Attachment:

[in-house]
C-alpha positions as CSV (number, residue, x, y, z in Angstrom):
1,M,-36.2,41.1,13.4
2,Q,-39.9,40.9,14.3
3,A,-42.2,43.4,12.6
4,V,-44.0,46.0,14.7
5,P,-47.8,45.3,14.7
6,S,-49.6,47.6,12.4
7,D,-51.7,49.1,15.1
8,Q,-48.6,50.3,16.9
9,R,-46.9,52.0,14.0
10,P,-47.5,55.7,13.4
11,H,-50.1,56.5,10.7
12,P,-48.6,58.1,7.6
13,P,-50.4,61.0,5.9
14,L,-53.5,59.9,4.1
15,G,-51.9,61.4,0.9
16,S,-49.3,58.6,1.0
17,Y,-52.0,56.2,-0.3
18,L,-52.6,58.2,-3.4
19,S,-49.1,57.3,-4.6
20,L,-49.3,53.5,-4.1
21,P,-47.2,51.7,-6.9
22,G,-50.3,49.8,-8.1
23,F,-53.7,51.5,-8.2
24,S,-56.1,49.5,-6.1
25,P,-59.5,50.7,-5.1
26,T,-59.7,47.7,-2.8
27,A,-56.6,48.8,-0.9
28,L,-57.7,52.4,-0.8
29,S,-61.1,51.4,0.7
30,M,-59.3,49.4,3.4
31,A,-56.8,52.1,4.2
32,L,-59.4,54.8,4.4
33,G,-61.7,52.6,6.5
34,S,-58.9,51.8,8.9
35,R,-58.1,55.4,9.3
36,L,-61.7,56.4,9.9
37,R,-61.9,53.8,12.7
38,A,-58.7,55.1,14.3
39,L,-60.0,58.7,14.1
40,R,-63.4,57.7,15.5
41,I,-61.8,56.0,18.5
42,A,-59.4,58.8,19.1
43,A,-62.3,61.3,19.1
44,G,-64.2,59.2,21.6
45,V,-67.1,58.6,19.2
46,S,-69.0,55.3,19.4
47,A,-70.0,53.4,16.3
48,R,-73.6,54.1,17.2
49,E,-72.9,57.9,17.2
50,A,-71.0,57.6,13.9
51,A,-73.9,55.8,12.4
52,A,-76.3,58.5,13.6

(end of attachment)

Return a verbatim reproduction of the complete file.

[in-house]
C-alpha positions as CSV (number, residue, x, y, z in Angstrom):
1,M,-36.2,41.1,13.4
2,Q,-39.9,40.9,14.3
3,A,-42.2,43.4,12.6
4,V,-44.0,46.0,14.7
5,P,-47.8,45.3,14.7
6,S,-49.6,47.6,12.4
7,D,-51.7,49.1,15.1
8,Q,-48.6,50.3,16.9
9,R,-46.9,52.0,14.0
10,P,-47.5,55.7,13.4
11,H,-50.1,56.5,10.7
12,P,-48.6,58.1,7.6
13,P,-50.4,61.0,5.9
14,L,-53.5,59.9,4.1
15,G,-51.9,61.4,0.9
16,S,-49.3,58.6,1.0
17,Y,-52.0,56.2,-0.3
18,L,-52.6,58.2,-3.4
19,S,-49.1,57.3,-4.6
20,L,-49.3,53.5,-4.1
21,P,-47.2,51.7,-6.9
22,G,-50.3,49.8,-8.1
23,F,-53.7,51.5,-8.2
24,S,-56.1,49.5,-6.1
25,P,-59.5,50.7,-5.1
26,T,-59.7,47.7,-2.8
27,A,-56.6,48.8,-0.9
28,L,-57.7,52.4,-0.8
29,S,-61.1,51.4,0.7
30,M,-59.3,49.4,3.4
31,A,-56.8,52.1,4.2
32,L,-59.4,54.8,4.4
33,G,-61.7,52.6,6.5
34,S,-58.9,51.8,8.9
35,R,-58.1,55.4,9.3
36,L,-61.7,56.4,9.9
37,R,-61.9,53.8,12.7
38,A,-58.7,55.1,14.3
39,L,-60.0,58.7,14.1
40,R,-63.4,57.7,15.5
41,I,-61.8,56.0,18.5
42,A,-59.4,58.8,19.1
43,A,-62.3,61.3,19.1
44,G,-64.2,59.2,21.6
45,V,-67.1,58.6,19.2
46,S,-69.0,55.3,19.4
47,A,-70.0,53.4,16.3
48,R,-73.6,54.1,17.2
49,E,-72.9,57.9,17.2
50,A,-71.0,57.6,13.9
51,A,-73.9,55.8,12.4
52,A,-76.3,58.5,13.6